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PDL Collection: An uphill struggle

October 8, 2021 (MLN): At the onset of FY22, the government set a massive target of Rs610bn worth of Petroleum Development Levy (PDL). This was right after the government surpassed the seemingly impossible target of Rs450bn set for FY21.

Now the target seems beyond the bounds of possibility as at this point since only 3% of the measure has been achieved in 1QFY22 and stubbornly high inflationary pressures from stellar oil prices continue to consume a massive portion of the hike in retail fuel prices.

According to the report by JS Global, it appears now that this may have been a ‘heat-of-the-moment decision as analysis of the PDL collection so far does not draw a promising conclusion.

In a perfect world, the federal books would, by the end of the first quarter, reflect PDL collection of Rs152.5bn i.e., 25% of the target. Sadly, the government actually stands with less than Rs18bn in PDL collection. There is no easy way to say that less than 3% of the target so far, it added.

To shelter the masses from the impact of higher crude prices, the government had to maintain PDL at below Rs4/litre on average during 1QFY22. In FY21, it was averaged over Rs20/litre.

With international oil prices not likely to go South in the near term, it seems that some difficult economic decisions are in order. However, pushing up prices of retail fuels far into unchartered territory would have detrimental impacts on economically sensitive and worrying matters of inflation, the report highlighted.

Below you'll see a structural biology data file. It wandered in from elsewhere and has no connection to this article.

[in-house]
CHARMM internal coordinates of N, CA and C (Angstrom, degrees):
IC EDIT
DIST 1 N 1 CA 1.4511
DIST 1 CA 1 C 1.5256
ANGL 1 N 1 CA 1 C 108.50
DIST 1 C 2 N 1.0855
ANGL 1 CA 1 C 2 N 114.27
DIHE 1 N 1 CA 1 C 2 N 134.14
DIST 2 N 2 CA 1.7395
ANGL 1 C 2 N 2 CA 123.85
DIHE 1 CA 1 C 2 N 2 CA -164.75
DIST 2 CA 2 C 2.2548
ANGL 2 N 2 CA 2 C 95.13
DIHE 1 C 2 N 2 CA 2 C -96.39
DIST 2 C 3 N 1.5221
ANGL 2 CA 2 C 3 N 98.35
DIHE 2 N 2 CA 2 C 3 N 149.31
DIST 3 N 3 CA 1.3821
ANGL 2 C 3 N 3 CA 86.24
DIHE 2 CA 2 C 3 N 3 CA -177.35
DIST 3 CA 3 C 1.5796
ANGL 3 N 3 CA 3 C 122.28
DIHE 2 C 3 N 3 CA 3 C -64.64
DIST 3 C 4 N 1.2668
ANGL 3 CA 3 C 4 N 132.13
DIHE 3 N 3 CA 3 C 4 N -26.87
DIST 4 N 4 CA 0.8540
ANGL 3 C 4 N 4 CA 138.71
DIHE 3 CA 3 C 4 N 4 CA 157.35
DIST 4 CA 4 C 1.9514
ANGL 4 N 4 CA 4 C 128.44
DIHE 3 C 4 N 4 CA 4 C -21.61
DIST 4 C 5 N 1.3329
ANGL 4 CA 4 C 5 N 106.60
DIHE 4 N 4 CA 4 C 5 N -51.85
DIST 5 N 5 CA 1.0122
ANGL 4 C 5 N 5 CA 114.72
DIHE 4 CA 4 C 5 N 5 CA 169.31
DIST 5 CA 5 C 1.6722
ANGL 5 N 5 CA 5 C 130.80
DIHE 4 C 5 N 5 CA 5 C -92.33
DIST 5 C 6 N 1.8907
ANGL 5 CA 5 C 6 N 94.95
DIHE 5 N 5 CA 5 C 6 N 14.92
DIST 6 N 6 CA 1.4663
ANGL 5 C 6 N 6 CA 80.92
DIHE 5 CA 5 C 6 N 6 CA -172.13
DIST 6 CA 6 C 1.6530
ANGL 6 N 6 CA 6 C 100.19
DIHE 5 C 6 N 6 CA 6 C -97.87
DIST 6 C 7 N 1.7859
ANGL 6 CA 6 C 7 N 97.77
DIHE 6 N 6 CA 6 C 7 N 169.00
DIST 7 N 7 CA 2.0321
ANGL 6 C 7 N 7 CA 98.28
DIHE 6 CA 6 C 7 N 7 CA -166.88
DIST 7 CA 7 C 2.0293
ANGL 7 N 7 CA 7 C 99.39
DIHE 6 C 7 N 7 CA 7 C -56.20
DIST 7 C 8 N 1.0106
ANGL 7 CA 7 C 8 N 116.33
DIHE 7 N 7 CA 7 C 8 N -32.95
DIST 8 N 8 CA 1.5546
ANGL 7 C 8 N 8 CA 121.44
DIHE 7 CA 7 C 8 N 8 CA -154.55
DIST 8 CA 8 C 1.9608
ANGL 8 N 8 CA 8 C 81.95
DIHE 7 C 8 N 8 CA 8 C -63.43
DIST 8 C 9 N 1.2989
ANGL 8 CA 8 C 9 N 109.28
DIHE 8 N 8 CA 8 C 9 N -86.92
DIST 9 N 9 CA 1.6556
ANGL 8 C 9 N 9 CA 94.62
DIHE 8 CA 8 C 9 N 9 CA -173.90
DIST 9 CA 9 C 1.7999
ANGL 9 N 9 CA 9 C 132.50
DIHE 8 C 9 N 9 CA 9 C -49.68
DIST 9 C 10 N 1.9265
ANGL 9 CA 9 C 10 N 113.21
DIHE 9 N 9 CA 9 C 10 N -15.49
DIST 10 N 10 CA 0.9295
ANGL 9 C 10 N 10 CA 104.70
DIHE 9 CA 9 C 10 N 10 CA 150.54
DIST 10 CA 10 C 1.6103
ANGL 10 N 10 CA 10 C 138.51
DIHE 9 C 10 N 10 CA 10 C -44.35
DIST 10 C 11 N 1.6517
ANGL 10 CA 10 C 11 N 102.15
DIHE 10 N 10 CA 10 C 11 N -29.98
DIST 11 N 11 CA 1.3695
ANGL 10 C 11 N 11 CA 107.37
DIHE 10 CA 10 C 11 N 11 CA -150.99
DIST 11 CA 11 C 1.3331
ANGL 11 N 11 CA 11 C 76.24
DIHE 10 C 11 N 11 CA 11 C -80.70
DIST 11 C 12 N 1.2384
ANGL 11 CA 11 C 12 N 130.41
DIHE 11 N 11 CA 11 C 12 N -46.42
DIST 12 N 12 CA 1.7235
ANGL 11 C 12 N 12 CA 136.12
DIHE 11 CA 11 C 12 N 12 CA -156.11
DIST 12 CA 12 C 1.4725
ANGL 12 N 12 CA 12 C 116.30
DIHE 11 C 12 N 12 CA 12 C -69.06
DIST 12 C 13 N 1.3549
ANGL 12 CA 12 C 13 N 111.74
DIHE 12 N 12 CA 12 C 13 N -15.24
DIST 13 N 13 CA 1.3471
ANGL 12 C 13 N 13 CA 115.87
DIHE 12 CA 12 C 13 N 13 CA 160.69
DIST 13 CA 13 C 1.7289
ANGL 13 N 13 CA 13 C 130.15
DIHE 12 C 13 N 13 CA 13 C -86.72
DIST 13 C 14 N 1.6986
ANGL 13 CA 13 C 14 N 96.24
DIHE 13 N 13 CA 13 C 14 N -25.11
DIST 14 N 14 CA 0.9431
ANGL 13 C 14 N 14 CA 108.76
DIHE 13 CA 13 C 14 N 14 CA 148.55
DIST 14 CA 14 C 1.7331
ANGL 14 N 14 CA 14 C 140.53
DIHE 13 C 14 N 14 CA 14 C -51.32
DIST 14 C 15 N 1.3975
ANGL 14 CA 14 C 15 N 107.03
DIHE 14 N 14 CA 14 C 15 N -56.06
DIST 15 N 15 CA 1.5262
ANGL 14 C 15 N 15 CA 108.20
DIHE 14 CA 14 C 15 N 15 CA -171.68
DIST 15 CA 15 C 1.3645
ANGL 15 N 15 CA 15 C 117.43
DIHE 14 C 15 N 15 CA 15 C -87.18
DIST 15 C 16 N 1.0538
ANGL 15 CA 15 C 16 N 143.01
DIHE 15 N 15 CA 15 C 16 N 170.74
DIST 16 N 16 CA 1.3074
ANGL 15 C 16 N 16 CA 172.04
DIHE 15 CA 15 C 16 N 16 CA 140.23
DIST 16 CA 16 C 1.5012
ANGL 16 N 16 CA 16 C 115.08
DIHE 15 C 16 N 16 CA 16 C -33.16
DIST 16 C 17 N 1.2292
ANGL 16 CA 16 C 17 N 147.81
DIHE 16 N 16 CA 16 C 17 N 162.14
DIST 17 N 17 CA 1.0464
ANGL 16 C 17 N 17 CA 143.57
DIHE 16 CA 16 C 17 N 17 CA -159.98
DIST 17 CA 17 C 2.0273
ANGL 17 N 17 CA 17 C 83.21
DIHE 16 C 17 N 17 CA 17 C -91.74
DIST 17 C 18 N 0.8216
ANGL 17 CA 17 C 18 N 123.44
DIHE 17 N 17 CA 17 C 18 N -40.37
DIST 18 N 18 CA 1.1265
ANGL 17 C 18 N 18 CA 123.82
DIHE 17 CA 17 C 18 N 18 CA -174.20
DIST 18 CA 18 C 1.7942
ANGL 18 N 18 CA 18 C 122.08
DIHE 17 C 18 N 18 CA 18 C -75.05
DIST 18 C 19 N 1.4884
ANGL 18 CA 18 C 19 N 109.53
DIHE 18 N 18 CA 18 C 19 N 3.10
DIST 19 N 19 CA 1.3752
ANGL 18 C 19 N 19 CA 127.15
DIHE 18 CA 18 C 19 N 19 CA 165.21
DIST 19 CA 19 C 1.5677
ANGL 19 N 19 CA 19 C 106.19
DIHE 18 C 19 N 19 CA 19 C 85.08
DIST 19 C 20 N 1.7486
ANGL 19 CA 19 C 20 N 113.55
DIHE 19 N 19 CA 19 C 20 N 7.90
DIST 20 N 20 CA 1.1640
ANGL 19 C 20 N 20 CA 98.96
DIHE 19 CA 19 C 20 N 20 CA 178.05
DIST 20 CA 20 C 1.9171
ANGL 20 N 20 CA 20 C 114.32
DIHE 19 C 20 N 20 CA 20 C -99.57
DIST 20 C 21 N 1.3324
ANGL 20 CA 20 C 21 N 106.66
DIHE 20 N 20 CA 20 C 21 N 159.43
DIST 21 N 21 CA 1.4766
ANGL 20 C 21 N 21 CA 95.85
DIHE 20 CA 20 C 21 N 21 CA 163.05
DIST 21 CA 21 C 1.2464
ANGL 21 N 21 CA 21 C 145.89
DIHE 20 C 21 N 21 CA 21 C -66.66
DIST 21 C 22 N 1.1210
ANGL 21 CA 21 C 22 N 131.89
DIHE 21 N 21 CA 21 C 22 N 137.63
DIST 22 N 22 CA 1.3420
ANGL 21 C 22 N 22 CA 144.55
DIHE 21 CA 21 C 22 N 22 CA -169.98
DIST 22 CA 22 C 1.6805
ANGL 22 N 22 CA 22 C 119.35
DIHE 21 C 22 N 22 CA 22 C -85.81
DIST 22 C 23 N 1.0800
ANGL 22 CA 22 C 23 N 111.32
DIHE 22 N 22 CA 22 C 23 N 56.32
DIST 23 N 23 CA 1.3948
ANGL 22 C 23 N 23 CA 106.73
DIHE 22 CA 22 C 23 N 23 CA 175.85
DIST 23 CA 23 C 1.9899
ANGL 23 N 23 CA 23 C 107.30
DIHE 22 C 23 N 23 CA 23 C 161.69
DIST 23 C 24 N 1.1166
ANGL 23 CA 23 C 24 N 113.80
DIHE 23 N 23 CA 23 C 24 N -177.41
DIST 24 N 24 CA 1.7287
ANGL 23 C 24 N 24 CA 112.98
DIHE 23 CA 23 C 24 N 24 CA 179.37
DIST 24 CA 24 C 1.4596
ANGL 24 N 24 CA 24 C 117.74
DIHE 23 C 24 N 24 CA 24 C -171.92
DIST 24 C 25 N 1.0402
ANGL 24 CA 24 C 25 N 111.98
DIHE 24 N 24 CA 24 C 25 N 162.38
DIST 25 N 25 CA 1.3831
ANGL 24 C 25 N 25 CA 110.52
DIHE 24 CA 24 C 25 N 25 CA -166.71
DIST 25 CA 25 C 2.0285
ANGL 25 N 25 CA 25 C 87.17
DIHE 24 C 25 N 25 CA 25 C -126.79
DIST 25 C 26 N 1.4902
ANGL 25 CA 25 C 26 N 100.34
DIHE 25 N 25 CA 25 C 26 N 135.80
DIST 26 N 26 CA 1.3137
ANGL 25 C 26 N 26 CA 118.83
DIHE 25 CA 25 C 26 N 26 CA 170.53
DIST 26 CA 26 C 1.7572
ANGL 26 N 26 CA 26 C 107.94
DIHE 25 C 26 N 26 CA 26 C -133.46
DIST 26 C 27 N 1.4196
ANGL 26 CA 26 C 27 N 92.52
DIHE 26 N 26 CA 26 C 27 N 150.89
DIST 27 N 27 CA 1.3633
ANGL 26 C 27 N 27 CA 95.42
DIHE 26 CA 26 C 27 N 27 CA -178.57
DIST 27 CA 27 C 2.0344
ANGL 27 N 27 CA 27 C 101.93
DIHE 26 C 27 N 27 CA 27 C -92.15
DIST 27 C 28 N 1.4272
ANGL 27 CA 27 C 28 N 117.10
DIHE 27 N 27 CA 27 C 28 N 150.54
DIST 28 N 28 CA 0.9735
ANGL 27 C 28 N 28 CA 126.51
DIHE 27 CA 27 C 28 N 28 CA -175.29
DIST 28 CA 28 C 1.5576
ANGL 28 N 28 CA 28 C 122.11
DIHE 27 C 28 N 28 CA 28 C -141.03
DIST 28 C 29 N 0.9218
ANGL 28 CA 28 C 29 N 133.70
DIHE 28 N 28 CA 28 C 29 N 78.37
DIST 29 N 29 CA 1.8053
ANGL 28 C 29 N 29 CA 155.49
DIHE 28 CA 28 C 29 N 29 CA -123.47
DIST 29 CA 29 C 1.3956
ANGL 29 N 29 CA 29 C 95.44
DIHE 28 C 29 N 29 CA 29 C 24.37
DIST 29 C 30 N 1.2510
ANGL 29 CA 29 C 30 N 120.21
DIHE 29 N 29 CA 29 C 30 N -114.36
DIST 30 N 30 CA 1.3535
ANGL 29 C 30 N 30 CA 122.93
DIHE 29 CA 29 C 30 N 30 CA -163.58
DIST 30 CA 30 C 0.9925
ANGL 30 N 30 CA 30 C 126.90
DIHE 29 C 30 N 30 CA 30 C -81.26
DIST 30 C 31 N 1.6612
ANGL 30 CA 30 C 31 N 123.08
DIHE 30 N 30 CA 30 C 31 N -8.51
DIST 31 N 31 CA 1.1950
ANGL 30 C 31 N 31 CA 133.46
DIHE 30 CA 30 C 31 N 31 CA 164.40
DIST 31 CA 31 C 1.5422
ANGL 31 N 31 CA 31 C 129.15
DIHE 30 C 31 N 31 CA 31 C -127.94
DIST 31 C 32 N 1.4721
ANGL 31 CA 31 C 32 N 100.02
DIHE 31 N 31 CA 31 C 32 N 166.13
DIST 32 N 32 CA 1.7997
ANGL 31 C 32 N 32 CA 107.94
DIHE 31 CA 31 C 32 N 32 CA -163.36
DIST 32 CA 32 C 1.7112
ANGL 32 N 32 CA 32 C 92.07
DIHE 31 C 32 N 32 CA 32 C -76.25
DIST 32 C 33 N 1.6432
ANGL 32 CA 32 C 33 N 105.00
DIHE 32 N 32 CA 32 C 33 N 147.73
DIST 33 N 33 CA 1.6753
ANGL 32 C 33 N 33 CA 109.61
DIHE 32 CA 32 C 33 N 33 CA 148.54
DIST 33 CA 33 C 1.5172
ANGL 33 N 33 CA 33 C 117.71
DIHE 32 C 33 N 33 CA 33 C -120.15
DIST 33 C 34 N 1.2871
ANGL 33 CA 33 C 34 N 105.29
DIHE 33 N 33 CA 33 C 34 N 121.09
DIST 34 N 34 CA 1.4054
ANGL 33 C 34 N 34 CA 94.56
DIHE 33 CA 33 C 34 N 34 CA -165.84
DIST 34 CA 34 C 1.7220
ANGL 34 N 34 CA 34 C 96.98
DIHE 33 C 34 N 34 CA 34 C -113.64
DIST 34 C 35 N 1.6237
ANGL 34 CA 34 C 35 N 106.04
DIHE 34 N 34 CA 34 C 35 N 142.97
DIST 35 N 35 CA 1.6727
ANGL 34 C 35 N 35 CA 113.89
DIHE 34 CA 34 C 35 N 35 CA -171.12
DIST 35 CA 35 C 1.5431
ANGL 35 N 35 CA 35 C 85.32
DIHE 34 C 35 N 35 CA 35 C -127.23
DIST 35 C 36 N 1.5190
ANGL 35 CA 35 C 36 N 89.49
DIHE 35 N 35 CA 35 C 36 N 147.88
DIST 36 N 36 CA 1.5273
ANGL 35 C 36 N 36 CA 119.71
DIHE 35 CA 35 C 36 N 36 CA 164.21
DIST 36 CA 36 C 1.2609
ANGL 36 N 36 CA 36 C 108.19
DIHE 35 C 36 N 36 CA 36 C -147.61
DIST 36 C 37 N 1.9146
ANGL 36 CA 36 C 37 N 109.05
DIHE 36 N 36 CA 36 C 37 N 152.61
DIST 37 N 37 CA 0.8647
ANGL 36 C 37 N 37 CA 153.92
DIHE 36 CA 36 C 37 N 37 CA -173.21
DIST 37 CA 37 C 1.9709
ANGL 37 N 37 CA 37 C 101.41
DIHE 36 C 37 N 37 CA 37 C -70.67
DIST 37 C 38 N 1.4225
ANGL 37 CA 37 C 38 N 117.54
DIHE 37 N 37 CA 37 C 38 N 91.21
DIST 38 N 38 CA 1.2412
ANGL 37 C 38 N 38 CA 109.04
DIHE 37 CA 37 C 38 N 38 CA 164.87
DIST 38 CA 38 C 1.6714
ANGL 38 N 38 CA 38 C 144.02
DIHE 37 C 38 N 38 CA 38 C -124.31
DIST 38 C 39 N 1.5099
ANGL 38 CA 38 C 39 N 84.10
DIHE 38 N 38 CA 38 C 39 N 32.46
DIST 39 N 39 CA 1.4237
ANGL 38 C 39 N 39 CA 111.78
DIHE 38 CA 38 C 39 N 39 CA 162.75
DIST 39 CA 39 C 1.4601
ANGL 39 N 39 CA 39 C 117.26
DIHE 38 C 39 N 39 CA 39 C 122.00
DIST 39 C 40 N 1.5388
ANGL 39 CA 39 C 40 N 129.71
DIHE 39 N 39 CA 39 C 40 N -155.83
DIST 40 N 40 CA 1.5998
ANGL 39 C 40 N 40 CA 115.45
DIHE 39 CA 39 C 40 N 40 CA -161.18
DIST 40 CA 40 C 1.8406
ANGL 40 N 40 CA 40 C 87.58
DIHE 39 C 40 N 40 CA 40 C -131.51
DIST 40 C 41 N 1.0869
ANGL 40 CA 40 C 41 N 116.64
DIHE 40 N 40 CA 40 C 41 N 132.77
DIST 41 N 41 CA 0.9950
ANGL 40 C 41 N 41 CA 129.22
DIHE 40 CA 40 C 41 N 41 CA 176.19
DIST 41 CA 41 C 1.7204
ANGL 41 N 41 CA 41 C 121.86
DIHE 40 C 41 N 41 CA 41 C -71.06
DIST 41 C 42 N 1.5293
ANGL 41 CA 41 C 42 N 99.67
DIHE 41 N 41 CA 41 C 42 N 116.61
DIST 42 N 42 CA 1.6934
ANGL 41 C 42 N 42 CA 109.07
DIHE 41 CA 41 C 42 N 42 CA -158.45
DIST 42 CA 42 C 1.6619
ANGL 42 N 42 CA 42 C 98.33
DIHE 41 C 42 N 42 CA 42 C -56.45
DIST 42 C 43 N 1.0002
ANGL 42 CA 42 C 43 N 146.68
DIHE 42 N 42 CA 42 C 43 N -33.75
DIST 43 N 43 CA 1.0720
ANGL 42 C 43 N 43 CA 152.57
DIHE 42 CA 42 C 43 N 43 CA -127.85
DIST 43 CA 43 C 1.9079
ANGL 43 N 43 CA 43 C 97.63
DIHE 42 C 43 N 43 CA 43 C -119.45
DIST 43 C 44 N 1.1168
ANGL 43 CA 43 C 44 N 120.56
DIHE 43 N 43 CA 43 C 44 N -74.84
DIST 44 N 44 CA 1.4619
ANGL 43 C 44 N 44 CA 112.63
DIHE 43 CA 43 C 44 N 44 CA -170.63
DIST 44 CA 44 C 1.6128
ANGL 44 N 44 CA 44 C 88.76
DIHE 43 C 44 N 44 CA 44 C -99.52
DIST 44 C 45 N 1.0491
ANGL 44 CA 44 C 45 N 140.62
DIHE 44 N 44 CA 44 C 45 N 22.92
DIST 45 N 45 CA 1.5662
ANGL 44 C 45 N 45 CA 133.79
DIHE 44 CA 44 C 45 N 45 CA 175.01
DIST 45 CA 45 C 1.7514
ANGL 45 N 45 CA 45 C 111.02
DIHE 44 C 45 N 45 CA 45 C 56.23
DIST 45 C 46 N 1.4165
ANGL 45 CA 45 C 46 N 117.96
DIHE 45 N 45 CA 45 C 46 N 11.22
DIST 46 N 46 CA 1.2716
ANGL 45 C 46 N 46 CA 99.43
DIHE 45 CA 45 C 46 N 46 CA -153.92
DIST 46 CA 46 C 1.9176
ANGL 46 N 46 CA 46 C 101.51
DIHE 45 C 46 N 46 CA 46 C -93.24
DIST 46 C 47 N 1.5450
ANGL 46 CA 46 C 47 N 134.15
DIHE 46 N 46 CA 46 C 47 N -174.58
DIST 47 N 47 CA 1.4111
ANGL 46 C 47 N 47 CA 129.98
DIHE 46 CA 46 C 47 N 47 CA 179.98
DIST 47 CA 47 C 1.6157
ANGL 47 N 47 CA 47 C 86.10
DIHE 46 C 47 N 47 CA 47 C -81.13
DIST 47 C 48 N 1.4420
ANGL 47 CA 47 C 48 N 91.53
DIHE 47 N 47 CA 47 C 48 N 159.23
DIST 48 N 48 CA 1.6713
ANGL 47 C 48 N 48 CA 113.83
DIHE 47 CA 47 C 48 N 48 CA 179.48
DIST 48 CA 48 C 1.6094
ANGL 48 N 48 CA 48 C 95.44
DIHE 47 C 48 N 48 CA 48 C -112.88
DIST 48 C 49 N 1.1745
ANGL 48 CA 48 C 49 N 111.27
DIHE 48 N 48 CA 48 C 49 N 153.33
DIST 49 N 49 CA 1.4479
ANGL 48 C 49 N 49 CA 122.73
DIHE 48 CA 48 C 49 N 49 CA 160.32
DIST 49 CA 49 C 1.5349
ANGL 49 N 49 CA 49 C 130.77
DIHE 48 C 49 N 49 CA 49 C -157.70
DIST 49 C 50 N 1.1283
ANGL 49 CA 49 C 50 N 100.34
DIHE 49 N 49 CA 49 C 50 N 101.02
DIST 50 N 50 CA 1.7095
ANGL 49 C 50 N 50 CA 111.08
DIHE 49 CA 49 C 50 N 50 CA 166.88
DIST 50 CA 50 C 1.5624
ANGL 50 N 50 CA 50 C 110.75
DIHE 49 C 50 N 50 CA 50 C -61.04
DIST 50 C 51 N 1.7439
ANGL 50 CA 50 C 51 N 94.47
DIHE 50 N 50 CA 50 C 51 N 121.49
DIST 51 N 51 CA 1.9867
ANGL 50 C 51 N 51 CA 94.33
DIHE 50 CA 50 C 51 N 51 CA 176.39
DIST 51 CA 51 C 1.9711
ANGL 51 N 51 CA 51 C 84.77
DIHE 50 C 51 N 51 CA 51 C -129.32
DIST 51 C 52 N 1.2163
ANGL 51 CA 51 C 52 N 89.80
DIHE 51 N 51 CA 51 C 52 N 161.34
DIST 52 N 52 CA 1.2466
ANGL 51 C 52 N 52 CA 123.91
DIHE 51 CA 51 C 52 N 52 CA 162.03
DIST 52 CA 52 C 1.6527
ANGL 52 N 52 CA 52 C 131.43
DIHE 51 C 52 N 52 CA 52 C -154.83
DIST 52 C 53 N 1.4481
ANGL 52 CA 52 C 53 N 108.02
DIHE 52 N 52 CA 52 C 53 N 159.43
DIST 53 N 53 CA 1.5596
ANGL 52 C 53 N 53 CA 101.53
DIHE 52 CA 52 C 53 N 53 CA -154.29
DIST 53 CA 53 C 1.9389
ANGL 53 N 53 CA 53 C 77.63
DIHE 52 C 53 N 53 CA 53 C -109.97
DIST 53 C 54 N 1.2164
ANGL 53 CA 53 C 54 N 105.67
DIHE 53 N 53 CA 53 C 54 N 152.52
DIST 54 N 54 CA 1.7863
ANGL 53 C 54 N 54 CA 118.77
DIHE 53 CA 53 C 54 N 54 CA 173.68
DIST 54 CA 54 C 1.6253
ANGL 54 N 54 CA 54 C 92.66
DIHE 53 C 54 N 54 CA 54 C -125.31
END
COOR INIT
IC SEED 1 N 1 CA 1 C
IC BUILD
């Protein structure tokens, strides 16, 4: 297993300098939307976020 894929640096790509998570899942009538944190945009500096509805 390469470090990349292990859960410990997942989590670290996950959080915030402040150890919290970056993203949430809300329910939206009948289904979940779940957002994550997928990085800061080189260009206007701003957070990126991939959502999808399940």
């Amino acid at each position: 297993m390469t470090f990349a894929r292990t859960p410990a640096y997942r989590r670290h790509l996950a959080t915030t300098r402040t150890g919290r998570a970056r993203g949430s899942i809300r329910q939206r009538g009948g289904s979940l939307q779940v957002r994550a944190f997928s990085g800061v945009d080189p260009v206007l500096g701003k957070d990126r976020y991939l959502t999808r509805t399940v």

To note, on October 1, 2021, the government increased the price of petrol by Rs4 per litre to Rs127.30 per litre and that of high-speed diesel (HSD) by Rs2 per litre to Rs122.04 per litre. Meanwhile, the prices of kerosene oil and light diesel oil (LDO) were increased by Rs7.05 and Rs8.82 per litre to Rs99.31 and Rs99.51 per litre, respectively.

As per the report estimates, for every Rs10/Litre rise in fuel rates, ceteris paribus, the headline inflation jumps by 0.23-0.25ppts.

Considering the need for petroleum levy collection from this point onwards, the impact of additional levy translates into 0.7ppts; which can be exacerbated by the transmission of rising oil prices and Rupee depreciation.

Assuming volumetric sales grow by 10% YoY in FY22, the report estimates that the government will have to charge an average of over Rs34/Litre for the remaining calendar.

In fact, to achieve the set target while keeping the levy within the legal cap of Rs30/Litre, the volumetric sales will have to go up by a massive 24% YoY in FY22, the report forecasted. Coincidently, this is exactly the growth seen during 1QFY22 where volumetric sales swelled to 5.86mn tons from 4.74mn tons during the same quarter last year.

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Posted on: 2021-10-08T11:21:34+05:00

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